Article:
It can be a bit off-putting to find yellow stains on your pillows when you're changing your pillowcase. However, the stains are a fairly common occurrence for many people. But what causes these unsightly stains, and more so, how do you rid of them? We're going to answer this for you.
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Here are the most common reasons for yellow pillow stains:
- Body sweat
- Make-up, hair, and beauty products
- Wet hair
- Product breakdown over time (from frequent usage)
- Saliva from night time drooling
Now that you know the common culprits of yellow stains, keep reading to learn how to prevent and remove them from your pillows.
How To Prevent Pillow Stains
Sleep With A Headdress On
If you are someone who uses hair products that contain oils, it may be a good idea to sleep in a scarf, head wrap, or satin cap to prevent the oils from these products from lingering on your pillowcase. Or, if you're someone who washes their hair at night before going to bed, be sure to thoroughly blow dry your hair or allow it time to air-dry before laying down for the night. The calcium in the water can cause stains over time.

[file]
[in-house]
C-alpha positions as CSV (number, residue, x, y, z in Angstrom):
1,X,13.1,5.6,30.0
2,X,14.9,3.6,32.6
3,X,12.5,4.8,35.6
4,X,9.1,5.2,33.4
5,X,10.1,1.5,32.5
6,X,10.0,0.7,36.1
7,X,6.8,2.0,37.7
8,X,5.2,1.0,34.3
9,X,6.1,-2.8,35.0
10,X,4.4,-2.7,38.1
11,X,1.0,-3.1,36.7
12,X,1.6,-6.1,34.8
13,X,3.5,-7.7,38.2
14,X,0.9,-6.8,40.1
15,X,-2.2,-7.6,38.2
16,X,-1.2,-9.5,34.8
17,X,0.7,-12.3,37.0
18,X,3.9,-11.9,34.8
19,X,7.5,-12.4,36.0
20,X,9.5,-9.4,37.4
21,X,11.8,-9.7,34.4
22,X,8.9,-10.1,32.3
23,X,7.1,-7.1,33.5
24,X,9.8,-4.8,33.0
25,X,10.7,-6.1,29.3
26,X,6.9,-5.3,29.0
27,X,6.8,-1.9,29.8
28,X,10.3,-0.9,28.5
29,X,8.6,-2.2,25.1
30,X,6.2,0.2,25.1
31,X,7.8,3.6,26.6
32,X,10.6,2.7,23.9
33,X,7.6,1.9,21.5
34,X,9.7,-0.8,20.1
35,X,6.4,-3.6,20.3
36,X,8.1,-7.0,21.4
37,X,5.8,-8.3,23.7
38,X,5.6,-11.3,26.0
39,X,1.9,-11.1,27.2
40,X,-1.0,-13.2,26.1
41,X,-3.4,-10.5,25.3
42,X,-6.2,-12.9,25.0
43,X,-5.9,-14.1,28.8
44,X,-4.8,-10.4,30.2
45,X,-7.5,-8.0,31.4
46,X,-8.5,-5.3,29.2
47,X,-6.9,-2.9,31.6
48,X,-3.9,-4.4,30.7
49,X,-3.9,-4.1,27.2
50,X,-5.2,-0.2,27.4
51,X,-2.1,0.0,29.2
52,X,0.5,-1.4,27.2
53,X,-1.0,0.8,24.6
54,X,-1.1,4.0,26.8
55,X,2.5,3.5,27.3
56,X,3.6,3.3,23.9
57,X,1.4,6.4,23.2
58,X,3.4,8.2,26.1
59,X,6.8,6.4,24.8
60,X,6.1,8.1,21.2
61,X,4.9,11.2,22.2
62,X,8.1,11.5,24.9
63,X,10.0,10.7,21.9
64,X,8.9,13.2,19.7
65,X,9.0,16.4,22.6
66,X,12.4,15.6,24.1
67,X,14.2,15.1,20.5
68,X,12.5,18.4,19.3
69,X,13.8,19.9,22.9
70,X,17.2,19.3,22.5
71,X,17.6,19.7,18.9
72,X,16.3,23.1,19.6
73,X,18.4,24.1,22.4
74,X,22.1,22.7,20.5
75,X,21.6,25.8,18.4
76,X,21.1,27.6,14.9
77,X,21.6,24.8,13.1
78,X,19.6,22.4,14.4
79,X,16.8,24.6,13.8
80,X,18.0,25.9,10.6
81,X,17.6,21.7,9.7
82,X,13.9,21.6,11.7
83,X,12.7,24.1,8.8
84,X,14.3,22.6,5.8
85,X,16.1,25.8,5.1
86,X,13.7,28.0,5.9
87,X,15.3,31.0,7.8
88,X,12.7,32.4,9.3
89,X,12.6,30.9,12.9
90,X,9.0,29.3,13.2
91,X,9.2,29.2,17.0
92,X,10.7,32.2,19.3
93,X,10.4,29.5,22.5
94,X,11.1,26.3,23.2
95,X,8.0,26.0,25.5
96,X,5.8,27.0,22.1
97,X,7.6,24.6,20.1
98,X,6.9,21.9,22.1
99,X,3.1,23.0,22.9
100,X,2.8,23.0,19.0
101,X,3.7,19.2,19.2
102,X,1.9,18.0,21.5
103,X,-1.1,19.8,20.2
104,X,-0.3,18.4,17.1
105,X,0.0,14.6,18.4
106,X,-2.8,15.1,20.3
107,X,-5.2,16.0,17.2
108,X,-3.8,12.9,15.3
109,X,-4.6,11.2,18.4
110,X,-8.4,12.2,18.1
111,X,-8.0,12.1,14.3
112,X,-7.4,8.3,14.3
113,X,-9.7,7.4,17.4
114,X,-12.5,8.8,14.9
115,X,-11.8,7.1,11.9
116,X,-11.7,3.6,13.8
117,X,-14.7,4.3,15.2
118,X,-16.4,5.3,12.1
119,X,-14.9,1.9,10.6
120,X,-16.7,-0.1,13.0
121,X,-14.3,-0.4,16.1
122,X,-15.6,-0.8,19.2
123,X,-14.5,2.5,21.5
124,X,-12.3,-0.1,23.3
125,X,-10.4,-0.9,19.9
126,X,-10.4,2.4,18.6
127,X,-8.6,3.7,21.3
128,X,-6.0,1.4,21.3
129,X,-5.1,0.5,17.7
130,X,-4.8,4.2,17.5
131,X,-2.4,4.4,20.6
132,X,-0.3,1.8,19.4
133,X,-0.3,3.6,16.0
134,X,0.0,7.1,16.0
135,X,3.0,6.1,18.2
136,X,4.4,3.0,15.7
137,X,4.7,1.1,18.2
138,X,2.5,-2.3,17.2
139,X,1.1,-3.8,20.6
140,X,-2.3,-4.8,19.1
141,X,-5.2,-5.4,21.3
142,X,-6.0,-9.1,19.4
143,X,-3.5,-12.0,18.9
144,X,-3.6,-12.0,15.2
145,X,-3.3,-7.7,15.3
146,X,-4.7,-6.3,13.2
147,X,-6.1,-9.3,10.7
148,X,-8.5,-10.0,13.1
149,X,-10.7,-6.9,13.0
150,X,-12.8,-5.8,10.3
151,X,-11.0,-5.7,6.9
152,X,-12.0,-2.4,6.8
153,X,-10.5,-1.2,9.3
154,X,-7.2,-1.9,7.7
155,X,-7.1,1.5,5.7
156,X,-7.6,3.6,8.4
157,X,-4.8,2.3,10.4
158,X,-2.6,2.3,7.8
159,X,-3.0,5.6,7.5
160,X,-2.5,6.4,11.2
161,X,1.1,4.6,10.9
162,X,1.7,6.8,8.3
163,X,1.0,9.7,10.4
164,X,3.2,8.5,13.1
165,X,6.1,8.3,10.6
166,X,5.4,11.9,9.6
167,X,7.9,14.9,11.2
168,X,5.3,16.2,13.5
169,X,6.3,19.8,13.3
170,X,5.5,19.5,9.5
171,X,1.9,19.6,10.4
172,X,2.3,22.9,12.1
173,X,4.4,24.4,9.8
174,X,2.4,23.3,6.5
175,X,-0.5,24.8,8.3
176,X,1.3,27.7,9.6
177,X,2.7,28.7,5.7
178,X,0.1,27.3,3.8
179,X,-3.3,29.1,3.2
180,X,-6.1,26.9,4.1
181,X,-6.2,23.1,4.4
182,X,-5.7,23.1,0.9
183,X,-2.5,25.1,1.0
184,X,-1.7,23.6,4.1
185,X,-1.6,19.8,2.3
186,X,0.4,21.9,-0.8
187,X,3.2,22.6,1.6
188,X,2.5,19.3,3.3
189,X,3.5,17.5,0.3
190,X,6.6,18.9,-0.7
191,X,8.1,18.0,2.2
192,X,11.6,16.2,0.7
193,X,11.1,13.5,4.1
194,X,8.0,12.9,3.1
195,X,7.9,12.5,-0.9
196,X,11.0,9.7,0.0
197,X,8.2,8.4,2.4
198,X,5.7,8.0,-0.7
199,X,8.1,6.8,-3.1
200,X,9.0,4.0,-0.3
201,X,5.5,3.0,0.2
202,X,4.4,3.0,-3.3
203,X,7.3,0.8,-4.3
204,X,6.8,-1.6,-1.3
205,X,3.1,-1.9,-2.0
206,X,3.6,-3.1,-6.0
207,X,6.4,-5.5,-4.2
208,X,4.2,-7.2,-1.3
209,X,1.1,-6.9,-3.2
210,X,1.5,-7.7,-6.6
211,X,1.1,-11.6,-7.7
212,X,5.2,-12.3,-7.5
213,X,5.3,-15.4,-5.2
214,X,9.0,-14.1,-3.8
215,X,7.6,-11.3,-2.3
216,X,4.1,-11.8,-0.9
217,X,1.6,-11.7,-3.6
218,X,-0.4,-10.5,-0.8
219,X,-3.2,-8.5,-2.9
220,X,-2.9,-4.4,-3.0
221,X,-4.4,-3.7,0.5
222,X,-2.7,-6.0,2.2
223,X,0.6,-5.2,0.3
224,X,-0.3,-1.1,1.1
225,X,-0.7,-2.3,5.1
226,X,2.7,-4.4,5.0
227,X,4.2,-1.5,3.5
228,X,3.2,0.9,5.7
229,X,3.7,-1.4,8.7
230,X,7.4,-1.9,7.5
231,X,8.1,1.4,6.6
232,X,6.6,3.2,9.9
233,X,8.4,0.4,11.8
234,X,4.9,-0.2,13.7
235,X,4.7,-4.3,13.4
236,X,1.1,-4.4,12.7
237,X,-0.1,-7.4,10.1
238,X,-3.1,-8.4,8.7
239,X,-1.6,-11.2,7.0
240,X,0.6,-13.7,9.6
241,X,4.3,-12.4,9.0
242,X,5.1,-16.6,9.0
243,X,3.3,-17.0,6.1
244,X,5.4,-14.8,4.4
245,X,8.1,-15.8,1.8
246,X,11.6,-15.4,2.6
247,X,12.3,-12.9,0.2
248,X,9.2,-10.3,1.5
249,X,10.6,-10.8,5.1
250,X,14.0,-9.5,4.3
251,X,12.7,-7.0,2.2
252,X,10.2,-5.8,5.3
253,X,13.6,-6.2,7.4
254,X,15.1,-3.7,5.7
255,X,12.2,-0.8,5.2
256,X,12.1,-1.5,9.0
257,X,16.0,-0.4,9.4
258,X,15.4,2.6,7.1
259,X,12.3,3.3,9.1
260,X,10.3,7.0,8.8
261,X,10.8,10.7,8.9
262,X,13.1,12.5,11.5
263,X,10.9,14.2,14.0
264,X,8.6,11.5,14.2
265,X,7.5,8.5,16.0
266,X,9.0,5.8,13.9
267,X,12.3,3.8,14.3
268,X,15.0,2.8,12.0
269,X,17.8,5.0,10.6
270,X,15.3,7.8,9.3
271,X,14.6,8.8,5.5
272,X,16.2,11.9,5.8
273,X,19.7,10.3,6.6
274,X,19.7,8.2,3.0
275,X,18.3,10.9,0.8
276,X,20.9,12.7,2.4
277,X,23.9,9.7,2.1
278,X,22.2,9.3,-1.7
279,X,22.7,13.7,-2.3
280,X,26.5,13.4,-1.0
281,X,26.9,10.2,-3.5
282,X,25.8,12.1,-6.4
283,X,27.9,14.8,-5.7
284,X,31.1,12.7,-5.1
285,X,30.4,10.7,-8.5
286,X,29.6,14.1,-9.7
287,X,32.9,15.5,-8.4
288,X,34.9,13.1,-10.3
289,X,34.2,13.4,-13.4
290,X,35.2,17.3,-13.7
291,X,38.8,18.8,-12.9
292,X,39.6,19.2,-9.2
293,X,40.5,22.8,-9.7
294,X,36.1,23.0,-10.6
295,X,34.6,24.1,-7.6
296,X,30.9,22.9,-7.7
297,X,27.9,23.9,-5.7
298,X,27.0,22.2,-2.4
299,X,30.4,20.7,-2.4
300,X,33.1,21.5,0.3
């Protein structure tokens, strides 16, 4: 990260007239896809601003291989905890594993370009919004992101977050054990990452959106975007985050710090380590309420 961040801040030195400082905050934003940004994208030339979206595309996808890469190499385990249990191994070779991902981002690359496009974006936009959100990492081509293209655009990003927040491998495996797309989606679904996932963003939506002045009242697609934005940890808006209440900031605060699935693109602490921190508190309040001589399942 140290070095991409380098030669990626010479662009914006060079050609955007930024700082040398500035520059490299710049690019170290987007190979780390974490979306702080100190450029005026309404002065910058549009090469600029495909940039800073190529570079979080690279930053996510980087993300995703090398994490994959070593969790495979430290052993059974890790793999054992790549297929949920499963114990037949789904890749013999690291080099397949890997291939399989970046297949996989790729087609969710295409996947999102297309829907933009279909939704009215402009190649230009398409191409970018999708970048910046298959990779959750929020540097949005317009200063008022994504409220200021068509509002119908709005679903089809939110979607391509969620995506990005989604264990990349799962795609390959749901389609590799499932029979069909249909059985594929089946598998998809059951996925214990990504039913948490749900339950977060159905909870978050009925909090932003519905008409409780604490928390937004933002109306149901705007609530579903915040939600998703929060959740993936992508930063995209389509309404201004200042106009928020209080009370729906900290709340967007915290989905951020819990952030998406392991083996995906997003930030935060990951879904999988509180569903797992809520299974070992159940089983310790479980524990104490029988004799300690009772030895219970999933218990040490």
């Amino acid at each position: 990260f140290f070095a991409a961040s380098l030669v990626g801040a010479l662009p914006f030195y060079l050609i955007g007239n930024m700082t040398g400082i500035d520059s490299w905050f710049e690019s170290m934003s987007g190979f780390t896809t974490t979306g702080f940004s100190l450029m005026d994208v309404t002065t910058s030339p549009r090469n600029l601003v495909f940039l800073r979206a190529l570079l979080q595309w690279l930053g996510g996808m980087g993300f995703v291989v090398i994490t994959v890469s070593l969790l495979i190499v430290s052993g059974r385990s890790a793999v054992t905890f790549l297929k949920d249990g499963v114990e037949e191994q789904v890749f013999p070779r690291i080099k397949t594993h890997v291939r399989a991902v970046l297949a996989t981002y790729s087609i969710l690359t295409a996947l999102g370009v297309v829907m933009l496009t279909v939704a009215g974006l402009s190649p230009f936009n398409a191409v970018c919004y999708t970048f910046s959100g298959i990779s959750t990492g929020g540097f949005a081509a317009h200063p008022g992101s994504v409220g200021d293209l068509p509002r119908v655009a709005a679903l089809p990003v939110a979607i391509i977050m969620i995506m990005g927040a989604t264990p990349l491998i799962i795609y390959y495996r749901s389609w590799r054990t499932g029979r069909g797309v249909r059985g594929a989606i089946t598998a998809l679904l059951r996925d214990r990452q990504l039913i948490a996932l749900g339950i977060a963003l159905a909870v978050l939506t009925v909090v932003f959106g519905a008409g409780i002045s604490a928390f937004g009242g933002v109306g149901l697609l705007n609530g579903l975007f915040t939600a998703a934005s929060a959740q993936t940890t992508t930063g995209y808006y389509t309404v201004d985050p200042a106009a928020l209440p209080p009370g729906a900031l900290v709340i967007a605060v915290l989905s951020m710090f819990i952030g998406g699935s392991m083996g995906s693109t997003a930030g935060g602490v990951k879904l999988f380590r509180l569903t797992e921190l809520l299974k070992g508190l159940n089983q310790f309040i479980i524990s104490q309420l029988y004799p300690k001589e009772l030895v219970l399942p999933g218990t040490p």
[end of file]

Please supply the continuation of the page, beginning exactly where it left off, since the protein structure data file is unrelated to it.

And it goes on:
Wash Your Face Before Laying Down
If you wash your face before you go to bed, you can help prevent the transfer of makeup, dirt, dust, and other pollutants that can cause your pillows to develop stains. Human skin naturally absorbs whatever is in the atmosphere, so if you spent the entire day outside, chances are that you may transfer whatever pollutants and dirt are present outdoors right onto your bedsheets.
Change Your Pillowcases (And Sheets) Every Few Days
Washing your pillowcases (and bedsheets) frequently can help to prevent stains from setting into the fabric. If you have more than one set of sheets, try to change them every four to six days to keep them from developing a dingy or yellow tint.
Buy Pillow-Protecting Pillowcases
Today, you can find various brands of pillowcases or pillow protectors that you can place on your pillow to prevent them from staining. Most of these have antibacterial properties that can prevent odors and stains from building up in the fibers of the pillow.